Well, we left on a Sunday and came back on Thursday.
It was a short trip with specific intent of getting my daughter to the Korean Consulate so that she could get her worker's visa.
Fukuoka is a relatively nice city, small, not large like Busan. It was also a very clean city, I was impressed by the look of the city.
Getting Around In Fukuoka
Similar to Busan, Korea (click here to read my post on Busan), Fukuoka also has a subway system that is tied into the main train station in downtown Fukuoka. The signs are not only in Japanese but also in English at the subway, which helps. The subway in Fukuoka also has the same ticket kiosks as found in the subway in Busan, there must have been a sale on tickets kiosks. ;-)
The price was similar, so not too expensive, around $2 dollars US to get on the subway. As Fukuoka is not as large a city as Busan, the subway, accordingly, wasn't too large either. The subway trains were very modern, with display screens over the doorways that showed the next station on the line in not only Japanese and English, but also in Korean. This seemed suitable as it was only a 45 minute flight from Busan to Fukuoka, so I assume that there are a lot Korean tourist in Fukuoka. The announcements likewise were in Japanese, English and Korean. I didn't get a chance to take a bus, so not sure about the bus system for English only speakers.
Of course our task was to find the Korean Consulate, do the paperwork for the visa, then show up and get the visa, then head back to Busan. Which gave us some time to explore the city. There is an area by the main train station that has a fair number of Buddhist temples, including the first Zen Buddhist temple in Japan. There is also a Shinto shrine and temple on the other side of the train station that was a fairly complex temple/shrine complex.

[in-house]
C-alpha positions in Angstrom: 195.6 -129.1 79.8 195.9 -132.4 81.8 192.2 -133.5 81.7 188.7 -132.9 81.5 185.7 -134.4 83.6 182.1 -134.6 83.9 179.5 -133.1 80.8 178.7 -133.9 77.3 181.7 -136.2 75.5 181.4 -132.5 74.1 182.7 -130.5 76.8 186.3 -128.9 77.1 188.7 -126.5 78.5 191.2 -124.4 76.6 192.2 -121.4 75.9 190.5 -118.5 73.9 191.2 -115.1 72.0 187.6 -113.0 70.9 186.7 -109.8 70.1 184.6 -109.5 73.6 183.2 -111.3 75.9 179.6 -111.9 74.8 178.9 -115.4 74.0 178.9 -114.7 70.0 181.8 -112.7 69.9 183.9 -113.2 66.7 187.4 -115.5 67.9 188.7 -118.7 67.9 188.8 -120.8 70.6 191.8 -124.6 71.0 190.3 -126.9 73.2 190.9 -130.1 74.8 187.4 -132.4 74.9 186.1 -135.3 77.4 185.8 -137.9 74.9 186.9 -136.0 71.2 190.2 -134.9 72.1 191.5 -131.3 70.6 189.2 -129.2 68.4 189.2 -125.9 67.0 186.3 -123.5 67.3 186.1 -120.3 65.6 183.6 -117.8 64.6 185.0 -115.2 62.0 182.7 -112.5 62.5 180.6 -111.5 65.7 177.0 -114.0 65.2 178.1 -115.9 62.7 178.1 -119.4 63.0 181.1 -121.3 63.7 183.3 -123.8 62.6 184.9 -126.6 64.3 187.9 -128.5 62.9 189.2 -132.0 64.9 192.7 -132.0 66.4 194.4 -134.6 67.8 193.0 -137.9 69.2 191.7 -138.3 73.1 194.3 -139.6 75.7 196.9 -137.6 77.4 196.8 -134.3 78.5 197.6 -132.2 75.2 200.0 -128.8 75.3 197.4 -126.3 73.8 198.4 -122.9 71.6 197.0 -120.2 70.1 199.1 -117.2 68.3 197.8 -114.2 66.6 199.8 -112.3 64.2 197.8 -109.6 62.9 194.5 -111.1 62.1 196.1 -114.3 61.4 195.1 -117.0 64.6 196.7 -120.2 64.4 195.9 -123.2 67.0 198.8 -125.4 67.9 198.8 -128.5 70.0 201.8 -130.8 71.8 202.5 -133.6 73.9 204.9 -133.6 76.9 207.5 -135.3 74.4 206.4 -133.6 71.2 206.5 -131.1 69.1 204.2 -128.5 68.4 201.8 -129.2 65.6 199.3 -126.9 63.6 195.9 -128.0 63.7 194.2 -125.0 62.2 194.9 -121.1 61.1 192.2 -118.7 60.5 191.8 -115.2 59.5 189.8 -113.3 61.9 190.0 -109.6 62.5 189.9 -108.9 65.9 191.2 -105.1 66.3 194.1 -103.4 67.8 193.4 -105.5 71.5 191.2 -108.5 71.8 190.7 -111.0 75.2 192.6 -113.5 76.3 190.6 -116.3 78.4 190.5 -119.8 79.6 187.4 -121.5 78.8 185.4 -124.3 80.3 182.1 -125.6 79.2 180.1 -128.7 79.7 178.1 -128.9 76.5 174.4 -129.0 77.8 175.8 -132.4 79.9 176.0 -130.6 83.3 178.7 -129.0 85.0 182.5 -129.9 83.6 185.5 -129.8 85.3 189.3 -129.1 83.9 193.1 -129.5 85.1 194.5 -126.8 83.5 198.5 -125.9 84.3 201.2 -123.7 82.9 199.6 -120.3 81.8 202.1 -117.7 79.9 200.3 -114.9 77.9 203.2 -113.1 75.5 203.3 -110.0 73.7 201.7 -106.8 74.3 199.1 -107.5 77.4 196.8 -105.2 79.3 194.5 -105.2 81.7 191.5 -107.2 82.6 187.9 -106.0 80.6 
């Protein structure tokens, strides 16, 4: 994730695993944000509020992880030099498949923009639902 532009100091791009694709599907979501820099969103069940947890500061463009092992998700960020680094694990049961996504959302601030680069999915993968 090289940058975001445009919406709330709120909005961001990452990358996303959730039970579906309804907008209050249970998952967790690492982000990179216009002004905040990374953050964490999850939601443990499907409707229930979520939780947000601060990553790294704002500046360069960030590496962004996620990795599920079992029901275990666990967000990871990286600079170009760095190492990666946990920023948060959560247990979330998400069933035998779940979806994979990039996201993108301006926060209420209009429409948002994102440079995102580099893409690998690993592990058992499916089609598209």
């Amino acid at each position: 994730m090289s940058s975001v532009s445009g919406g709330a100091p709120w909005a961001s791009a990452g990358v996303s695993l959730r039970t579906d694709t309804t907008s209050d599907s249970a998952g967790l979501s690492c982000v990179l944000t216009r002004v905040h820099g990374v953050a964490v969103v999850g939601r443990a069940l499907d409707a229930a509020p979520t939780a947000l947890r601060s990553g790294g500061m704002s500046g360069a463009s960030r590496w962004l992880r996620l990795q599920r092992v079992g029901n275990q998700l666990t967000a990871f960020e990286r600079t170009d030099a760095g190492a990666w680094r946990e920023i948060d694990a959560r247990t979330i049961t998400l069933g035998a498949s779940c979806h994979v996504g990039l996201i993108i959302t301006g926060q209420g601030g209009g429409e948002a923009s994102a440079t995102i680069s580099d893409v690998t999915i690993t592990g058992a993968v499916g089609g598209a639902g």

We stayed at the APA Hotel Fukuoka-Wantanabedori on Sumiyoshi Dori, and it was a fairly nice hotel. The rooms were small, but not too small, the bathrooms had shower and tub, and the toilet also served as a bidet, with buttons and everything (no, I didn't use it, seemed, well, a little intimidating)!
The room was around $110 per night, so not too bad for Japan, which tends to be expensive, more so than Korea. You can purchase breakfast down at the lobby, which is a buffet for around $20 per person, like I said, things can be a little pricey.
Sumiyoshi Shinto Shrine
Sumiyoshi Shinto Shrine is located on, wait, Sumiyoshi Dori! And is just down the street from the Hakata train station. Which is also the closest subway station to the shrine. The walk isn't that long, and if you are jonesing for some American Food there is a Hard Rock Cafe along the way (it will be to your left as you head south from Hakata Station at the end of the long shopping complex). But I digress. The walk is only about 10 minutes and you are there. The entrance from Sumiyoshi Dori looks like a park entrance, but don't be fooled! There is a lot hidden behind this unassuming facade.
We first visited at night time, and we noticed that the Shinto Shrine was brightly painted in red, but didn't quite have the same variety of color as we found in Korea. There was a koi pond and so I tried to capture a night time image (I didn't bring my tripod, so I used techniques such as resting the camera on a fence post, etc.). This is the best one I was able to capture.
We made several daytime trips and was awed by the simple beauty of the place. The formal entrance is a long plaza lined with - Japanese lanterns - that were about 8 feet tall! I wished that I had been able to return again at night to see if the lanterns were lit or not, but I didn't get a chance.
As with the temples I had seen before, there were a number of shrines as well as the main temple, dedicated to the god of luck and of seafarers. Made sense, as Fukuoka is a seafaring city.
What I found amazing was the pet shrines (of which I counted three) that were in the temple precincts.
Which did not surprise me as the place had a lot of cats, even one sleeping on a stone lantern at the entrance to the shrine!
We spent a number of hours there over three visits, and of course the weather didn't cooperate, as it was overcast on the two daytime visits. Which was OK as I was into taking more targeted shots than I usually do when shooting landscapes.